Benjamin Udell wrote:


Bruno, list,

The most that I can say about responding so lengthily to Bruno's lengthy response to my lengthy comment, is that I've kept it in one post!

[Ben]>> Bruno, list,
>> I've looked over Bruno's recent replies and, though I don't understand much about Bruno's work or modal logic, etc., I wish to attempt a few general remarks. >> If Bruno is, as he puts it, "[searching for] a general name for a field which studies fundamental type of faith, hope, fear, bets, etc.," then there are set of Ancient Greek words like _pistis_ (faith, belief, confidence), _pistos_ (confident, faithful), _pisteuticos_ (deserving of faith or belief), etc. So he could call it Pistics (sounds awful in English, though, because of that to which it sound similar) or Pisteutics, etc. Or maybe there's some form of this word with a prefix which would make it sound less like, well, um, "piss" plus a suffix, and, having considered it, I do think that that's an issue. Ancient Greek is too unfamiliar to me, otherwise I'd try to come up with such a word myself, keeping in mind the next paragraph:

[Bruno:]> Well thanks. Pistology perhaps? I must say I like to use already existing terms, but I am still trying to understand why people seems so negative for the term "theology" ... I do think, perhaps unmodestly, that my approach belongs to the Classical Platonic Theology from Pythagoras to Proclus. (Of course Pythagoras comes before Plato but can be considered as its one of its main important precursor.)

Pistology or some longer word. Actually I'm surprised that a word like this doesn't already exist. Searching on the 'Net, I find that the World Congress of Faiths has coined a word "fideology." (I'm not religious and I've never heard of them.) http://www.worldfaiths.org/fideology2004.htm . I'll bet they entertained the coinage "pistology" and rejected it in favor of "fideology" even though "fideology" is a Latin-Greek combo. Evidence that "pistology" might be better off with some euphonious prefix.

Is "pistis" related to "episteme", the greek word for knowledge which is the root of "Epistemology"? Epistemology is the philosophical study of beliefs and whether they are justified--see http://en.wikipedia.org/wiki/Epistemology . Would "machine epistemology" work for Bruno?

I found a page which seems to say the difference between "pistis" and "episteme" has something to do with practical vs. theoretical knowledge:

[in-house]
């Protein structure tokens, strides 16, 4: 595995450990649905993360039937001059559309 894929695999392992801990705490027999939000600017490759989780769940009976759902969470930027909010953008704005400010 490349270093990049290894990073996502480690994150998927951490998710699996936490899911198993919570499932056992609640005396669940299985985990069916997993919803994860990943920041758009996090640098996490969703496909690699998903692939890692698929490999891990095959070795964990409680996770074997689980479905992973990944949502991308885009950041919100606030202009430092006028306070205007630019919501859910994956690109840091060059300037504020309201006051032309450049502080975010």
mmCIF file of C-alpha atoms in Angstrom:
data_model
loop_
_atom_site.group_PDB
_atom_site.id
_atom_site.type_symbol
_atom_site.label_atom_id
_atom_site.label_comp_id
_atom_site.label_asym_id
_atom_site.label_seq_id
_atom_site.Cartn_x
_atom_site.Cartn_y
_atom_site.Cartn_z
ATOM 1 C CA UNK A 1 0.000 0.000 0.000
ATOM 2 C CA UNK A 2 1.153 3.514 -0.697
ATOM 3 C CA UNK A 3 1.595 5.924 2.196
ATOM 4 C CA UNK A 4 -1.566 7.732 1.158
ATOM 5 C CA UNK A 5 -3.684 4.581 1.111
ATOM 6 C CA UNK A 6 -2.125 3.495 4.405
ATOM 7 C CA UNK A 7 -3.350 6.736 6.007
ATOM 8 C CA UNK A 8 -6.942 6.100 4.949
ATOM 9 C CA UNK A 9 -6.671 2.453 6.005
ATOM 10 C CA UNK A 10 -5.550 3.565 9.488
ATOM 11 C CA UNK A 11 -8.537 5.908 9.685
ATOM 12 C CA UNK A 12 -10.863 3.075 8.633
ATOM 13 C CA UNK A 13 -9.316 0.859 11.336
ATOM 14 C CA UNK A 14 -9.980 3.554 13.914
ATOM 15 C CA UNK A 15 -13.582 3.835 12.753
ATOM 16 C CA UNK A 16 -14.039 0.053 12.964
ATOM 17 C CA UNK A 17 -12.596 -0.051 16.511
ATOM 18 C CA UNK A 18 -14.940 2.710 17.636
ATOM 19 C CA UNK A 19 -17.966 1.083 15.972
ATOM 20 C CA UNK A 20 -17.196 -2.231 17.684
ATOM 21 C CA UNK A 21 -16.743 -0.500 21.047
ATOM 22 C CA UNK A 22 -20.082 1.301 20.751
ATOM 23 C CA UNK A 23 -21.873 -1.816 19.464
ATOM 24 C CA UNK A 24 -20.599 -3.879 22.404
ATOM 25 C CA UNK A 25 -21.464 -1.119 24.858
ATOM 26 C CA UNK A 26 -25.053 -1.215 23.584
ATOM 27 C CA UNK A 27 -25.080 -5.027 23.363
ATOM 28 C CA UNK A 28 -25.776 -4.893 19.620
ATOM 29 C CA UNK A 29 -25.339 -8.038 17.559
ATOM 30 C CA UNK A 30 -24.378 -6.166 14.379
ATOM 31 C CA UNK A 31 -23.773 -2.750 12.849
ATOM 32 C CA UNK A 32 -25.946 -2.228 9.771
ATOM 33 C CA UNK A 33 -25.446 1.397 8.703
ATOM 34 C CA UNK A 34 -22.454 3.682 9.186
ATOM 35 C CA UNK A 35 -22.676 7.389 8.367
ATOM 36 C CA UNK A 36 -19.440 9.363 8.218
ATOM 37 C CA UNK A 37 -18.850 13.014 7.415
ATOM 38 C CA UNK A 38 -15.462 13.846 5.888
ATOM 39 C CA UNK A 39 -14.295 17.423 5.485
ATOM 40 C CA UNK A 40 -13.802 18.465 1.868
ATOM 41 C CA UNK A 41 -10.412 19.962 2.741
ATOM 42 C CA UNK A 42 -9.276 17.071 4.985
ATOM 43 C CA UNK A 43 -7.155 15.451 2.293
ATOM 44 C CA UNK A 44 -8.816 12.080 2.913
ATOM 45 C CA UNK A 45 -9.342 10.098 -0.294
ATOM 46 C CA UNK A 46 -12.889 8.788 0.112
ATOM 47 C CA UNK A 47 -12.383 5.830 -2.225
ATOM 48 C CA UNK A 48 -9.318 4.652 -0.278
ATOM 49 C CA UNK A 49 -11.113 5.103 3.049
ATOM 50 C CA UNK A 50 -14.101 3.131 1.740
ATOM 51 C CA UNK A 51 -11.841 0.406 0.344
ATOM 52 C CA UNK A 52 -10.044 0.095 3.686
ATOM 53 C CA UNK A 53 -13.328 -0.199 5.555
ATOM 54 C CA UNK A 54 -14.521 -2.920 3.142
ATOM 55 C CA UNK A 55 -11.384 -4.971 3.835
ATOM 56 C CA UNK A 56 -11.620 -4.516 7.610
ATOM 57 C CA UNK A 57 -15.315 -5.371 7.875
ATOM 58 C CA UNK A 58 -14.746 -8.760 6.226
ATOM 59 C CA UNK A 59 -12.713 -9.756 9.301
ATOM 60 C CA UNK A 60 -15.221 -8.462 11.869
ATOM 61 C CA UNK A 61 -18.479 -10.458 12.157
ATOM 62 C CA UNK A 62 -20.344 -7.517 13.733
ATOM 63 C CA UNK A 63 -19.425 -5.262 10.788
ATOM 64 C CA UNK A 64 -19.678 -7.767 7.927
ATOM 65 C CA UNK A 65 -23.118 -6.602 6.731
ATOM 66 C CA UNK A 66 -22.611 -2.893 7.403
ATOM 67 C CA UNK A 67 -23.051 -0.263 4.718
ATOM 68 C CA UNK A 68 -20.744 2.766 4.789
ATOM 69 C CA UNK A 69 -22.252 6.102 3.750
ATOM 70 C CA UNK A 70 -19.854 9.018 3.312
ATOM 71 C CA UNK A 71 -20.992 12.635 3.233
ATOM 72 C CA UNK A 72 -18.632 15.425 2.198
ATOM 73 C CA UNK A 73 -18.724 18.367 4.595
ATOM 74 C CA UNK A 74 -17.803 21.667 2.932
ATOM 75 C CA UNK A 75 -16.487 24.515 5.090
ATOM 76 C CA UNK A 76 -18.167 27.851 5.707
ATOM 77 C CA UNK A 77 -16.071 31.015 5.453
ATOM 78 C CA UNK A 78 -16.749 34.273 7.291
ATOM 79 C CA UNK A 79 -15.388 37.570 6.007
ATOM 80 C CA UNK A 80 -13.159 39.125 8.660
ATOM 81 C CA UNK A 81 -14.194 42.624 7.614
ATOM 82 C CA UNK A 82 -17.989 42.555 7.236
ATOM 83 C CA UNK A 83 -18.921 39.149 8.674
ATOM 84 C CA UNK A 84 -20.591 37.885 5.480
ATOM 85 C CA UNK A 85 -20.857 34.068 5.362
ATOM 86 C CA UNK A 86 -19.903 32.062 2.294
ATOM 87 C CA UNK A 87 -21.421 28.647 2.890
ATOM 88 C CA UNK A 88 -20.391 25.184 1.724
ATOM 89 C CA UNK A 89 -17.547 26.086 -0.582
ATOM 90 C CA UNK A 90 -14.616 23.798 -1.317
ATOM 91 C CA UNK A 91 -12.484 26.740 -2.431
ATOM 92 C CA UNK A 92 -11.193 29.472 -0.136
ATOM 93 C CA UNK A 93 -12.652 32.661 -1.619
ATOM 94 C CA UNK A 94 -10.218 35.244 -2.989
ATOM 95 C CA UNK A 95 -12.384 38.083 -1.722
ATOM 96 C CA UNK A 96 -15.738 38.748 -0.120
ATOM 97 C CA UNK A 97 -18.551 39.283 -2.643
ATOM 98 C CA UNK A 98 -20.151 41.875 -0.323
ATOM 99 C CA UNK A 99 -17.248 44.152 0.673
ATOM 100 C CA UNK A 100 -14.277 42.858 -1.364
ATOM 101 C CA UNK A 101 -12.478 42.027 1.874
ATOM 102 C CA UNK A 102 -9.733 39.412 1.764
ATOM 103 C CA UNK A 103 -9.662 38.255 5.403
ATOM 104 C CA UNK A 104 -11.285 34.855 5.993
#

http://www.civsoc.com/reconphil/reconphil2.html

"Ethics and politics are fields of practical philosophy. A person who possesses knowledge in these fields is not someone who can construct proofs, but rather someone who deliberates well about particular cases -- i.e., someone whose deliberation leads to happy results. What can philosophy contribute to a development of the capacity to deliberate well?

"While philosophy is master in the cognitive realm of pure theory, philosophy has a lesser contribution to make in the fields of ethics and politics. In these fields, experience and skills in deliberation are paramount. Philosophy can provide a vocabulary and a moral grammar that can make deliberation more effective. But knowledge in these fields is ultimately of the particular case and, of the particular case, there can be no certain, final, or complete knowledge.

"The field of practical knowledge is a field in which pistis or true belief, as opposed to episteme, constitutes the maximum goal. At the conclusion of deliberation, i.e., at the moment of ethical and political decision, it is impossible to know with certainty whether the particular case has been judged rightly. Only time can tell that and never with finality. The final state reached in deliberation is thus a state of being persuaded. Ethical and political deliberation thus calls into play the cognitive categories proper to rhetoric.

...

"Thus, Aristotelian political philosophy, in identifying itself strictly as a form of practical reflection as opposed to theoretical cognition, i.e., as belonging to the cognitive domain of pistis as opposed to episteme, viewed itself more or less self-consciously as a component of what I would call Greek republican civic culture."

This page says something similar, that the distinction is about convincing others using rhetoric vs. justifying them in some absolute theoretical sense:

http://www.crvp.org/book/Series01/I-26/chapter_two.htm

"Thus, in 1985, although he himself didn’t describe it in these terms (and, for that matter, no doubt still wouldn’t), Rawls, in effect, reinterpreted his philosophical project as a project belonging to the cognitive realm of rhetoric. Traditionally, rhetorical reason defined its cognitive realm as the realm of pistis or belief, as opposed to the cognitive realm claimed by philosophy, the realm of episteme or science. Belief, or pistis, is the state of being persuaded. To the extent that any discourse aims at producing belief, i.e., the uncoerced adherence of its intended audience, to that extent it belongs to the cognitive domain of rhetoric. This is the way it seems that Rawls, since 1985, has conceived of his inquiry into the principles of justice. His aim is no longer (if it ever was) to arrive at a timelessly true statement of the universal principles of social justice, but rather to offer a statement of the principles of justice that might win the uncoerced adherence of the reasonable citizens of a modern constitutional democracy. The principles of justice produced by Rawls’s inquiry are to be judged cognitively not by the standard traditionally identified with philosophy, i.e., the standard of timeless truth, but rather by the standard traditionally identified with rhetoric, i.e., the standard consisting in the successful establishment of a body of uncoerced shared belief."

Jesse


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